Even though I am no Microsoft fanatic, I will quote from their Manual of Style for Technical Publications again (which is our Bible at work...it even overrules the dictionaries):
"Numerals vs. words:
Use numerals for 10 and above. Spell out zero through nine if the number does not precede a unit of measure or is not used as input. For round numbers of 1 million or more, use a numeral plus the word, even if the prefix number is less than ten. Use numerals for all measurements, even if the number is under 10. This is true whether the measurement is spelled out, abbreviated or replaced by a symbol. Measurements include distance, temperature, volume, size, weight, points, picas and so on, but generally not days, weeks, or other units of time."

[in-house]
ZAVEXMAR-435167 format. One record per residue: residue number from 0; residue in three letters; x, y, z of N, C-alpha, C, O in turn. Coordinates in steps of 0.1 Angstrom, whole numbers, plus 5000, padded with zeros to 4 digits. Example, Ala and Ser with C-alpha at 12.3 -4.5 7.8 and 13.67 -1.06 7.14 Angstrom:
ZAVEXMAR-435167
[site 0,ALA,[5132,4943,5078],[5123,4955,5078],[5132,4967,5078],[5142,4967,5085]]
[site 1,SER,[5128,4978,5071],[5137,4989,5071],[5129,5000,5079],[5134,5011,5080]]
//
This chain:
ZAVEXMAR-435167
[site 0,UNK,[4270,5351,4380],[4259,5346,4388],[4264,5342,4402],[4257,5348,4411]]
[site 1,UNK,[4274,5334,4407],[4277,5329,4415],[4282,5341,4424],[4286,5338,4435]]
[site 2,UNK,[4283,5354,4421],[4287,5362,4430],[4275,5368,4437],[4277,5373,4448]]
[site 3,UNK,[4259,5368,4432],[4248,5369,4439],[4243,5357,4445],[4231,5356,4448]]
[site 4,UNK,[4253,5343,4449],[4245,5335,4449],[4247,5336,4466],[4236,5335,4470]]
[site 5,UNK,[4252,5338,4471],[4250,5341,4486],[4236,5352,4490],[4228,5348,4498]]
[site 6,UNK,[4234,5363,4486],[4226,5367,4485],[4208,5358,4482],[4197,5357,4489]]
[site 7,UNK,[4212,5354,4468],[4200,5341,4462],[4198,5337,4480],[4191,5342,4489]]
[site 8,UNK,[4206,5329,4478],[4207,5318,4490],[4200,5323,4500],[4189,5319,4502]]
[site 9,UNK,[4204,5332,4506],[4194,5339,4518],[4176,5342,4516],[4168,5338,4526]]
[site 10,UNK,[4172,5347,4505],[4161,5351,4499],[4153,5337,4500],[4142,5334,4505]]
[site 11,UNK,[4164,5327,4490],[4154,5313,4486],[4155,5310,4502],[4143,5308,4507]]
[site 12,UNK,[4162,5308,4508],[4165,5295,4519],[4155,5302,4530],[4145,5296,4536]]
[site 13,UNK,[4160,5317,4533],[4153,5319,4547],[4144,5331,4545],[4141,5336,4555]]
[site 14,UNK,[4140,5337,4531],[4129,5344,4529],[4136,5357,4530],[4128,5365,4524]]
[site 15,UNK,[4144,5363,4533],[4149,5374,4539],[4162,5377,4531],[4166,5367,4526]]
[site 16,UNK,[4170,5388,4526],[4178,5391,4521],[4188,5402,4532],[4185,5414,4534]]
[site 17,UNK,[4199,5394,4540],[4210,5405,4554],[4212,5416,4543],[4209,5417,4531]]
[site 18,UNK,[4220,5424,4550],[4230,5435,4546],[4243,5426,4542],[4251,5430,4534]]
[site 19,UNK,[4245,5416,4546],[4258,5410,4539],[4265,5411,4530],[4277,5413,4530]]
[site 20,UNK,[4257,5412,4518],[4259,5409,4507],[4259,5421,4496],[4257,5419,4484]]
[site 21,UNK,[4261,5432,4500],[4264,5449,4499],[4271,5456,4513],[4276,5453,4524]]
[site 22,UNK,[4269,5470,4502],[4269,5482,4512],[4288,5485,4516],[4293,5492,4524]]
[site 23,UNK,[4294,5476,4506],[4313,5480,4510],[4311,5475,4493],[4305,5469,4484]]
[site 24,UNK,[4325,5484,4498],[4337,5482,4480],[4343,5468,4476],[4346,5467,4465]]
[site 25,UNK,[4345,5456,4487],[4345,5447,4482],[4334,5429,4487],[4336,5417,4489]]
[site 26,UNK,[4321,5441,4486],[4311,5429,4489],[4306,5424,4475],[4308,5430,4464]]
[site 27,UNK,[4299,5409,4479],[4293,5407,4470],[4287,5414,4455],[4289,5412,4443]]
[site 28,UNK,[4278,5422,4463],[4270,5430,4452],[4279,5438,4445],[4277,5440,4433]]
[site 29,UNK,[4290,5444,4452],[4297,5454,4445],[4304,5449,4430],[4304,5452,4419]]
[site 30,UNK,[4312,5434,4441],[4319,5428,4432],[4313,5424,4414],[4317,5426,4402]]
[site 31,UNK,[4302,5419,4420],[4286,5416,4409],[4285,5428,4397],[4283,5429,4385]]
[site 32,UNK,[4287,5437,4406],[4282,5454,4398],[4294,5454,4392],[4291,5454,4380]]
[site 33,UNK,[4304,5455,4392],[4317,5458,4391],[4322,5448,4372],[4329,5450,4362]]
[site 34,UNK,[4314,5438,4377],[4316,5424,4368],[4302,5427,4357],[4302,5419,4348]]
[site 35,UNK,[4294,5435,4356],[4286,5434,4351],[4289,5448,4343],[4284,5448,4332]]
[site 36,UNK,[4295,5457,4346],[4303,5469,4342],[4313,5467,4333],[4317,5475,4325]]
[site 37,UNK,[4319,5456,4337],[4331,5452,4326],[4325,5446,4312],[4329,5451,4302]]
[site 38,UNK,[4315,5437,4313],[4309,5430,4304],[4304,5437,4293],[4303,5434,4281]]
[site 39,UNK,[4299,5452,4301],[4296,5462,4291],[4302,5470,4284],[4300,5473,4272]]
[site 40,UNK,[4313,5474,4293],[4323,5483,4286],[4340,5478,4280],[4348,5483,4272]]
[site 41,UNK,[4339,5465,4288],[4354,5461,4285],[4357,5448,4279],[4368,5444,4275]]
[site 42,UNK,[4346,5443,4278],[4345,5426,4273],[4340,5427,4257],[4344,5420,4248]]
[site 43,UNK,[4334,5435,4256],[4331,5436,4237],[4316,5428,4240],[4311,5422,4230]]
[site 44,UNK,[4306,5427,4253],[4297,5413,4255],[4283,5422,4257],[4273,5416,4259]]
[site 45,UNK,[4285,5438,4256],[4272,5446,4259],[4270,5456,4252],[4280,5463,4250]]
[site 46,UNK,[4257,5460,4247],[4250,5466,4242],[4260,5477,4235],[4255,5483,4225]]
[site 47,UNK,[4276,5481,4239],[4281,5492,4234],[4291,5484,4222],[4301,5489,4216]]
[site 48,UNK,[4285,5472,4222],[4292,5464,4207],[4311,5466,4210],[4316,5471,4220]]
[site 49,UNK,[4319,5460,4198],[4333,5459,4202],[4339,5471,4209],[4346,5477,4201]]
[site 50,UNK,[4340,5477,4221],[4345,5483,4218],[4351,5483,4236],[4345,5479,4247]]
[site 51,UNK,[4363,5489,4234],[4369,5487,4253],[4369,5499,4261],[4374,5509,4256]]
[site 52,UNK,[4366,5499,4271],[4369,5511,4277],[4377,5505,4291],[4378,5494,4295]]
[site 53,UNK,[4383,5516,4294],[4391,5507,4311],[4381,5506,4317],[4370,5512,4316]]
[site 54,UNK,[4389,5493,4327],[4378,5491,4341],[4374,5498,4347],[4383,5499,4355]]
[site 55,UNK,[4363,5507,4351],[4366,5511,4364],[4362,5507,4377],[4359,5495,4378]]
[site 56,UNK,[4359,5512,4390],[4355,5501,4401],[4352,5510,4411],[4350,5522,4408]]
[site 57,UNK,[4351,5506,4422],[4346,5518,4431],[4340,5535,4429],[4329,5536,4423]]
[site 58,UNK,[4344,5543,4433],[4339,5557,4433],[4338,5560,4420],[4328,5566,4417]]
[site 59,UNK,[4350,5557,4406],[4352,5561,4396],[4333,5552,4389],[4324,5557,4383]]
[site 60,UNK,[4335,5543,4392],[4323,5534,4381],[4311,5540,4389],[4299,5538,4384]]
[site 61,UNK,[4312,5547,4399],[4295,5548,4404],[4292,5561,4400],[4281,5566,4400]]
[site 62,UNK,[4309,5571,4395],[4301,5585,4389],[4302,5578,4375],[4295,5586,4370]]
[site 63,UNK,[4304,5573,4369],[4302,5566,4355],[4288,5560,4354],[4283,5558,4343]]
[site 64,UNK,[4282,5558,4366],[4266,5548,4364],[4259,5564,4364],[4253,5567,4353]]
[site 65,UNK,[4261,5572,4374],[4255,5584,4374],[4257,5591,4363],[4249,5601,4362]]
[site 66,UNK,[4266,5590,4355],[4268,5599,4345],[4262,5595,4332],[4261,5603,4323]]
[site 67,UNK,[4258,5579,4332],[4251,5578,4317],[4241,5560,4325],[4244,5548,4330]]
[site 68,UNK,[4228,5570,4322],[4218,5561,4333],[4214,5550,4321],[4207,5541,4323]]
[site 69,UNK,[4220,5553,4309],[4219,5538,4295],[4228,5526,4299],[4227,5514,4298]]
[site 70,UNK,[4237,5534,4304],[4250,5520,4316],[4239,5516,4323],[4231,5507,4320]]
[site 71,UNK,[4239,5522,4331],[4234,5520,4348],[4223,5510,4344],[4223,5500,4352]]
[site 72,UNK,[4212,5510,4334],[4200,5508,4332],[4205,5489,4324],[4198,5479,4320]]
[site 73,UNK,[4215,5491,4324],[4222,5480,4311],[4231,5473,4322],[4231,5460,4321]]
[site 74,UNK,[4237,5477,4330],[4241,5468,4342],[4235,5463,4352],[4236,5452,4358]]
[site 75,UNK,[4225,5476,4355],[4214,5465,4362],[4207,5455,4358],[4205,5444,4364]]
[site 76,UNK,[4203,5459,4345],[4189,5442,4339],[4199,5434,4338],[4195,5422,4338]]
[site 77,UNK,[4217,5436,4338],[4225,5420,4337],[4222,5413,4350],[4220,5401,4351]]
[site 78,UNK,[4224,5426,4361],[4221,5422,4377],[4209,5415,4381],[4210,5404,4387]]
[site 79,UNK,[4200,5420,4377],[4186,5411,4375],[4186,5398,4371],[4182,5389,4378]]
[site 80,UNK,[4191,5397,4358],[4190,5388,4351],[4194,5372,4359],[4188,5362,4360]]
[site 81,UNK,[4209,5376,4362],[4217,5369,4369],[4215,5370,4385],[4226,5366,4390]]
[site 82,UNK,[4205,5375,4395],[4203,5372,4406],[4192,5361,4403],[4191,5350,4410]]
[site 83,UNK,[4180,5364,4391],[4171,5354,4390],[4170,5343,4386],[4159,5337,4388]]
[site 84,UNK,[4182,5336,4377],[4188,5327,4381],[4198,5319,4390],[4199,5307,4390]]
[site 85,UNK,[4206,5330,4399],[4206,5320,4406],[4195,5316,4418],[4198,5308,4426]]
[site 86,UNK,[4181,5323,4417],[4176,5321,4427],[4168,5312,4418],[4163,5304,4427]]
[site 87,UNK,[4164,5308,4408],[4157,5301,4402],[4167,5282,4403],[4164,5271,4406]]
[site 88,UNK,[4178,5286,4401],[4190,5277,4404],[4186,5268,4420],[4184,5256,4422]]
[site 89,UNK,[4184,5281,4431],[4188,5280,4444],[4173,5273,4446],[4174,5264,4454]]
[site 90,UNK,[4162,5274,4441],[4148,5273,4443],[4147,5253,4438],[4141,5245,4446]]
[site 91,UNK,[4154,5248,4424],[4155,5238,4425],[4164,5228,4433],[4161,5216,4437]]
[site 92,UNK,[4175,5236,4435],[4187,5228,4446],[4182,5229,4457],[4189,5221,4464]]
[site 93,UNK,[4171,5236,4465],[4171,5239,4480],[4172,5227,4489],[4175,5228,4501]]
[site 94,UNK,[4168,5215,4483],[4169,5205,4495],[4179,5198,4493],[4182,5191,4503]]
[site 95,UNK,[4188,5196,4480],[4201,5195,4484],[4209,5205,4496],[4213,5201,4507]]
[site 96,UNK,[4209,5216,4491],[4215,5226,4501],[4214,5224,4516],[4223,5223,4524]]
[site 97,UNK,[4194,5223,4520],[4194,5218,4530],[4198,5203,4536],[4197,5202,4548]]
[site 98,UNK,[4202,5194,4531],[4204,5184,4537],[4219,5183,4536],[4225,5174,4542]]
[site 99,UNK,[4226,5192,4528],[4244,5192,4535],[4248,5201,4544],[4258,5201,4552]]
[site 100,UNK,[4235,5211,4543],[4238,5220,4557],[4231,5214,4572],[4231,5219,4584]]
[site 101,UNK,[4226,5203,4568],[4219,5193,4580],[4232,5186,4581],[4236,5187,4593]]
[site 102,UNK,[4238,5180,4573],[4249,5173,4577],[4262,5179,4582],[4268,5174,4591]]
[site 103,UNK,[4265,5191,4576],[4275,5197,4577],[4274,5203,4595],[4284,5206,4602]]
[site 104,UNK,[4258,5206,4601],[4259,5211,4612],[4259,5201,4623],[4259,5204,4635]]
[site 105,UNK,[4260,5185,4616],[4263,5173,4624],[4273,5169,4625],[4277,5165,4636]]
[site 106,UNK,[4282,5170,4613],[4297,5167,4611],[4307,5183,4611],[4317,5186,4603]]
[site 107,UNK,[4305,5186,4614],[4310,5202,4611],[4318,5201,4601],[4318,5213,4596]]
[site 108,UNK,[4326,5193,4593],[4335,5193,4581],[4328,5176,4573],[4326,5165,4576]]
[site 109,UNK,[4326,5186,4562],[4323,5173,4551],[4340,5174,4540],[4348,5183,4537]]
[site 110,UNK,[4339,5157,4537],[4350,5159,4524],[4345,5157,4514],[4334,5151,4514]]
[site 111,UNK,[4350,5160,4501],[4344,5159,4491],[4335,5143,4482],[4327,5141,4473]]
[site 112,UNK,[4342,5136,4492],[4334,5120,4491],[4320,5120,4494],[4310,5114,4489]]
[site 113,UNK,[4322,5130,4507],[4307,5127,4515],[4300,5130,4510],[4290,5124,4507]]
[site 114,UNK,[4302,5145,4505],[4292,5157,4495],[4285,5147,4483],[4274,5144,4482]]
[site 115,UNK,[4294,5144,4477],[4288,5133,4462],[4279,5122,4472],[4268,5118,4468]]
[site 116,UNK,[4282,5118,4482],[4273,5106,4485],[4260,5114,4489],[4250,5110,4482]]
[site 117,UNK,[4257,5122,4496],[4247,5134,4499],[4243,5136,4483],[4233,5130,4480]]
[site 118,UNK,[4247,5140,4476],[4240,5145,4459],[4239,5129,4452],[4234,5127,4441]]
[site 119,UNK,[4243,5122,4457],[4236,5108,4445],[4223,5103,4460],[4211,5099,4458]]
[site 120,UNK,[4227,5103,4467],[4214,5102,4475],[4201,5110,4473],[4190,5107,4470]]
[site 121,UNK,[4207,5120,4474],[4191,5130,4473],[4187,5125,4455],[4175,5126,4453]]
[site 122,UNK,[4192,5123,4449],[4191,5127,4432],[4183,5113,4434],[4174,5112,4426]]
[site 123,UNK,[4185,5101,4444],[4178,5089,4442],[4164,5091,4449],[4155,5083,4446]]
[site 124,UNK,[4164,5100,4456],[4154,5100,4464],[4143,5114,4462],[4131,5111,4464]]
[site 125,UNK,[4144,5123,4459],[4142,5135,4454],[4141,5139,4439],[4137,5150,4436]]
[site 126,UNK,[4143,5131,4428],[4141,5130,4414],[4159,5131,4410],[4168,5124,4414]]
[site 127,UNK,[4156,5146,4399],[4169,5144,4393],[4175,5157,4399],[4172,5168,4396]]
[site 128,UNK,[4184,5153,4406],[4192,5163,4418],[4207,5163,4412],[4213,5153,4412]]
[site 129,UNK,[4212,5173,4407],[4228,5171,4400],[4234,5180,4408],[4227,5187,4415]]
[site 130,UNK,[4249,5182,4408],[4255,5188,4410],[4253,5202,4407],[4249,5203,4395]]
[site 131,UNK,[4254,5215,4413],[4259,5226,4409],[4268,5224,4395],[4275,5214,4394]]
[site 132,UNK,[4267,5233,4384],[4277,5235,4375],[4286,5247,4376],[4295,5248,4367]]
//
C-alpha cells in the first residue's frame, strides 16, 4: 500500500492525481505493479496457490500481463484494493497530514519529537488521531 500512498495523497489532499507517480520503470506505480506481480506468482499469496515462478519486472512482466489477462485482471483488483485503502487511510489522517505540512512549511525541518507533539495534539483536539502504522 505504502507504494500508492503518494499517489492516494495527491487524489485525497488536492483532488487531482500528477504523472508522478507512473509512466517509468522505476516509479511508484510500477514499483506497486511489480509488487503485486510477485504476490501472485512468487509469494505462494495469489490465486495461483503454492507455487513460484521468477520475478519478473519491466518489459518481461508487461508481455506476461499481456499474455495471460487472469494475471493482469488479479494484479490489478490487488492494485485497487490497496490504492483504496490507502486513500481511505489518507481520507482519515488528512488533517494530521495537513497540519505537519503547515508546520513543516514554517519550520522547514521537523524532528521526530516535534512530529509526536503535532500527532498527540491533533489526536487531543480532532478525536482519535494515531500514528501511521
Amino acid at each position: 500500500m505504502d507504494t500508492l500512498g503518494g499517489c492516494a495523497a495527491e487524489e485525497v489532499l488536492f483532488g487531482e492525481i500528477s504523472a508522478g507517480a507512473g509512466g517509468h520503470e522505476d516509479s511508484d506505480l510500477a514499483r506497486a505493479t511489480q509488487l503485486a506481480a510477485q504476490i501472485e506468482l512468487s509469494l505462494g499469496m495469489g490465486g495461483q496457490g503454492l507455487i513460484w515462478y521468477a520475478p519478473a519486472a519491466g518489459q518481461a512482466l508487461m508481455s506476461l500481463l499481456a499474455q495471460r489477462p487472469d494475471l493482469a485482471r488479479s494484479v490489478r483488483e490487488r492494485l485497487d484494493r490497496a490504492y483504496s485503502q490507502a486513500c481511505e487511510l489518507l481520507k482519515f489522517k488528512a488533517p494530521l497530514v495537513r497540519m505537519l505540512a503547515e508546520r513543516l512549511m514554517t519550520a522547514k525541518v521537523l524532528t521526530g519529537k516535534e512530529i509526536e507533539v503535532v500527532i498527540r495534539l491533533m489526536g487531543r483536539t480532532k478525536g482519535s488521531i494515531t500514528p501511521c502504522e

So far Microsoft. This continues for two pages, I just quoted the part that seems relevant to ordinary text as well. Oh, one more item might be of interest here: "Maintain consistency among categories of information, that is, if one number in a category requires a numeral, use numerals for all numbers in that category. When two numbers that refer to different categories appear together, spell out one of them. Examples: One booklet has 16 pages, one has 7 pages, and the third has only 5 pages. There are ten 12-page booklets."
Hope this helps! Regarding the heading: According to these rules, your 12 dead people must be a numeral, but in newspapers that usually depends on the layout, if the article is across one column the heading would be different than across two columns.